More Than 40 International Galleries Are Collaborating on a New Auction-Style Sales Platform Championing Art From the Global South

An online research hub is also being organized as part of the initiative.

An interactive map based on Buckminster Fuller's flattened globe featured in an international gallery collaboration © South South.

Dozens of galleries have come together to take part in an innovative sale and an online archive foregrounding artists from the Global South.

The sale, called South South Veza, will open with an invite-only live auction on February 3 and 4, 2021, followed by an online viewing room that will be open to the public from February 5 through 10.

It will launch concurrently with South South, a new online forum that will showcase gallery programs and profiles of artists from the Global South, while hosting year-round events seeking to explore alternative art centers within a broader geopolitical context, addressing topics such as decolonization, restitution, and issues arising from the racial justice movement.

Liza Essers, the owner of South Africa’s Goodman Gallery and the founder of the platform, emphasizes South South’s role as a year-round online resource.

“South South is to serve as a living archive with a purpose of knowledge-sharing, building sidelined histories through a central forum that aggregates significant but not necessarily widely known information on key historical moments,” Essers tells Artnet News. It will also host texts from the Global South and list important upcoming events. She hopes it becomes a must-visit destination for collectors and curators to explore alternative art centers and discover artists that bring more diverse perspectives.

With the sales platform, Veza, Essers says she and her collaborators want to create a more de-centered art market and to generate commercial activity in the midst of a difficult financial situation for galleries worldwide.

For the VIP preview of Veza, collectors can bid on a curated selection of “iconic artworks from the Global South.” The live-auction kicks off the online viewing room, in an effort to re-assert momentum into the more static OVR experience, and to cross-pollinate audiences interested in both the fair and auction context.

Run by galleries, for galleries, the selling event provides full transparency of the buyer and underbidder, creating new relationships for the gallery to develop,” Essers says, adding that the format also protects the pricing structure for the artist and the gallery.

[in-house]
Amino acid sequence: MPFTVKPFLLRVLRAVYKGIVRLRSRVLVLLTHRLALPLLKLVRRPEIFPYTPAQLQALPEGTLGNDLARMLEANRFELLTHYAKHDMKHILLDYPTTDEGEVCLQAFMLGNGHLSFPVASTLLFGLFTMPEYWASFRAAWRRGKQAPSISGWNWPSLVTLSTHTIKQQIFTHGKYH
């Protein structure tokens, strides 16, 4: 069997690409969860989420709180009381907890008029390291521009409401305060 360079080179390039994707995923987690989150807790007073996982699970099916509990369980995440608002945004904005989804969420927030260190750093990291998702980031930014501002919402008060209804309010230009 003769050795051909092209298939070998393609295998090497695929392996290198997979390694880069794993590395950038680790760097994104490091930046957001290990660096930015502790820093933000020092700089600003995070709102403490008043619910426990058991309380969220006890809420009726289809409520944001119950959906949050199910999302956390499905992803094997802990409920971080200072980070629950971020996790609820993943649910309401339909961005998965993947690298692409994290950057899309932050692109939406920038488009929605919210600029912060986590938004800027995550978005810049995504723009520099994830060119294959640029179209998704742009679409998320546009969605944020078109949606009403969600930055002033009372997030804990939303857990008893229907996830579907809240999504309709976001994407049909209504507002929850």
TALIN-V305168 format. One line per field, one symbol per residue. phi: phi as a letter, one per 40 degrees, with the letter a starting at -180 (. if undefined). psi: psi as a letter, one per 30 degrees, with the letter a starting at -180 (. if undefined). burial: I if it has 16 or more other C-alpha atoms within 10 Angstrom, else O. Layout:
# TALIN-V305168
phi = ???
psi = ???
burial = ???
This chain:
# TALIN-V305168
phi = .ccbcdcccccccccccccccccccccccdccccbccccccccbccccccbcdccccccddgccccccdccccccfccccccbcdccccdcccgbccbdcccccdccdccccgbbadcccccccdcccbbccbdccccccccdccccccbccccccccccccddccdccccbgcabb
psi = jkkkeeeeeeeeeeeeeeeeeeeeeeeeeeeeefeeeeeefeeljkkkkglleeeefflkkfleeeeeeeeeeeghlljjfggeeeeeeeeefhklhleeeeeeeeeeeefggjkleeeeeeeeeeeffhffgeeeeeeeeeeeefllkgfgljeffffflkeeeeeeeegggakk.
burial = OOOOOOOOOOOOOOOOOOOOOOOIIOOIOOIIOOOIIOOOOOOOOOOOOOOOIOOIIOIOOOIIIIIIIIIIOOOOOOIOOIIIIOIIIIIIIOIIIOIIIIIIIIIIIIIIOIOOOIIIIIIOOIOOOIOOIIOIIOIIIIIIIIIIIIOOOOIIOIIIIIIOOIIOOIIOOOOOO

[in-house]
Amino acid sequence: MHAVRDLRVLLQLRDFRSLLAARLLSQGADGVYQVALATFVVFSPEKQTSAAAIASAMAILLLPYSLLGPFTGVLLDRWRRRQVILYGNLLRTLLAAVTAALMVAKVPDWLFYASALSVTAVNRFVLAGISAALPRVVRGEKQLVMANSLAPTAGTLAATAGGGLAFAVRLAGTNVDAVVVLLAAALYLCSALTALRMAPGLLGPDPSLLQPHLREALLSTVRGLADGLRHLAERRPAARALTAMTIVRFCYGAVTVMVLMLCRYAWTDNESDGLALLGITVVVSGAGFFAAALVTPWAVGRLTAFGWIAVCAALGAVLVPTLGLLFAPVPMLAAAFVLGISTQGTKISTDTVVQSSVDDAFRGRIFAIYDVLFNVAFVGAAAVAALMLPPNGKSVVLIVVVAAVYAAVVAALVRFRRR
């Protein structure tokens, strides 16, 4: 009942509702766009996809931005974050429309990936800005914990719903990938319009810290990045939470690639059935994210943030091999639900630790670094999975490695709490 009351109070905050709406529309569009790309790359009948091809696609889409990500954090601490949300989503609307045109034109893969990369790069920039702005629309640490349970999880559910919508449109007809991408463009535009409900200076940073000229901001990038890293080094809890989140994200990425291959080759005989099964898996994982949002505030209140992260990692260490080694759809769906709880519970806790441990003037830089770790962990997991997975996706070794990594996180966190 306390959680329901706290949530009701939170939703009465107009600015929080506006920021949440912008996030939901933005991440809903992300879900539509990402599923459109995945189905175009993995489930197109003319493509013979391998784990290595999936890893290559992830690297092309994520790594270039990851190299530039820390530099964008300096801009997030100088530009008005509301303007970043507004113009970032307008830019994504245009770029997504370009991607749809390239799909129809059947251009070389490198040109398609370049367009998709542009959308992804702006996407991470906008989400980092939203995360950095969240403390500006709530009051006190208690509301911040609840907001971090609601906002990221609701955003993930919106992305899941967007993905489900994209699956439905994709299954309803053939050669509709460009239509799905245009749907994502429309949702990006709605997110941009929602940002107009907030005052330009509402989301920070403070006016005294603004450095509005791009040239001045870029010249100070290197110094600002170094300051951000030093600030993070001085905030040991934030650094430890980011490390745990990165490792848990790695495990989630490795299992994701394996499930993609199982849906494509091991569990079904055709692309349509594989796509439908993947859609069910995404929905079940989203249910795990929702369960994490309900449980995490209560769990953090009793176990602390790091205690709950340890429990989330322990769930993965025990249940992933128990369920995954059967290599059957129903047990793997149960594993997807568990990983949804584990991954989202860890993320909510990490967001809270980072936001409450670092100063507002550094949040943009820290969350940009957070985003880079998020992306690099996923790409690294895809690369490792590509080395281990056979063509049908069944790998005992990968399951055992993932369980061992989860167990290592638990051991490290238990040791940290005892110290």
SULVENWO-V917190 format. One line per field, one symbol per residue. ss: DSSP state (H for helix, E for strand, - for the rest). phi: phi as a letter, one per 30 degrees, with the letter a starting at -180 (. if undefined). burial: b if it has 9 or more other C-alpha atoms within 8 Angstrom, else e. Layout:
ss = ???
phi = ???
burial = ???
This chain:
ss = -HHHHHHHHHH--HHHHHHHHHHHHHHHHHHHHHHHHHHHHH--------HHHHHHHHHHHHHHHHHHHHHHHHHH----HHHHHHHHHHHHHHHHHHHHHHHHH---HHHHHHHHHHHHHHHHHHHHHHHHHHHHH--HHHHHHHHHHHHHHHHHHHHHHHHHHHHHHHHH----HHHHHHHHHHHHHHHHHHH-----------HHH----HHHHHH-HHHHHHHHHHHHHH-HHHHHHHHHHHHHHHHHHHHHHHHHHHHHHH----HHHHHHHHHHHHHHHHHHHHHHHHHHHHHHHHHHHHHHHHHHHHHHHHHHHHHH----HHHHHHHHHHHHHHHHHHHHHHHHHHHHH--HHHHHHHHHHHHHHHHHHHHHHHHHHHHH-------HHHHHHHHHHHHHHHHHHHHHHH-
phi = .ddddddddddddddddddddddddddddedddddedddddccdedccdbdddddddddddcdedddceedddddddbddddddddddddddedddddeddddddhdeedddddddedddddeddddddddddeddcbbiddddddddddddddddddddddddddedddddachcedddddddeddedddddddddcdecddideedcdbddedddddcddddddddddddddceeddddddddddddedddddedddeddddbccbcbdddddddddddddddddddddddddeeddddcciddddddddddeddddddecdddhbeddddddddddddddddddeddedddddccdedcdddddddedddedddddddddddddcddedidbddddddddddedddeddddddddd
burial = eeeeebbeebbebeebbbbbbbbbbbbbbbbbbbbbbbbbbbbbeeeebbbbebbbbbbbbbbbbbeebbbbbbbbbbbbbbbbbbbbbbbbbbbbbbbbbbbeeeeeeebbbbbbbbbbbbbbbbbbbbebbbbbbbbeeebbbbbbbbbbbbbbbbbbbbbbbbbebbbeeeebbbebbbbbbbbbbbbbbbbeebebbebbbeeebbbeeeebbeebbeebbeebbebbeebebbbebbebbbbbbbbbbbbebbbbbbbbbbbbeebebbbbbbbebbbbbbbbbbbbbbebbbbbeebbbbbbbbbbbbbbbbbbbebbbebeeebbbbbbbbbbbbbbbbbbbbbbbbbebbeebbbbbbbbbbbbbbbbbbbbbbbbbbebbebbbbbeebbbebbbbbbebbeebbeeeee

Both established and emerging galleries will take part in Veza, which borrows its name from the word meaning to show, produce, or reveal in isiZulu, an official language of South Africa.

Among the participating galleries are Guatemala City’s Proyectos Ultravioleta; Harare’s First Floor gallery; Luanda’s Jahmek; New York’s Alexander Gray Associates; and Cape Town’s Blank Projects. Galleries pay a small fee to participate, either $3,000 to present around 10 works in a group presentation, or $1,500 for a solo presentation with up to five works. The fee also covers year-round exposure on the South South platform and access to the kickoff live selling event. Ten percent of sales will be split between third party technology partners and nonprofits in the Global South. 

In-person pop-up events tied to the initiative will take place in seven cities around the world, including Johannesburg and Tokyo. The online production will also include a talks program organized by the director of the Showroom in London, Elvira Dyangani Ose, as well as a film program curated by El Museo del Barrio’s chief curator, Rodrigo Moura.

“One of the silver linings during the lockdowns due to the pandemic was a desire to make deeper communities and connections and the ability to do so virtually,” Mary Sabbatino, the director of one of the collaborating galleries, Galerie Lelong, tells Artnet News.

“I feel it is not only timely, but needed,” Sabbatino says of the project. “In addition to health and political upheavals, cultural organizations and galleries have heard that people are impatient for change; to open up the canon, to bring light to under-recognized artists and communities and to shift the nexus of power.”

“Though South South can’t address systemic global problems of inequality,” she says, “we hope that our acts of collaboration and community will make a wider art world and ultimately, a more open one.”

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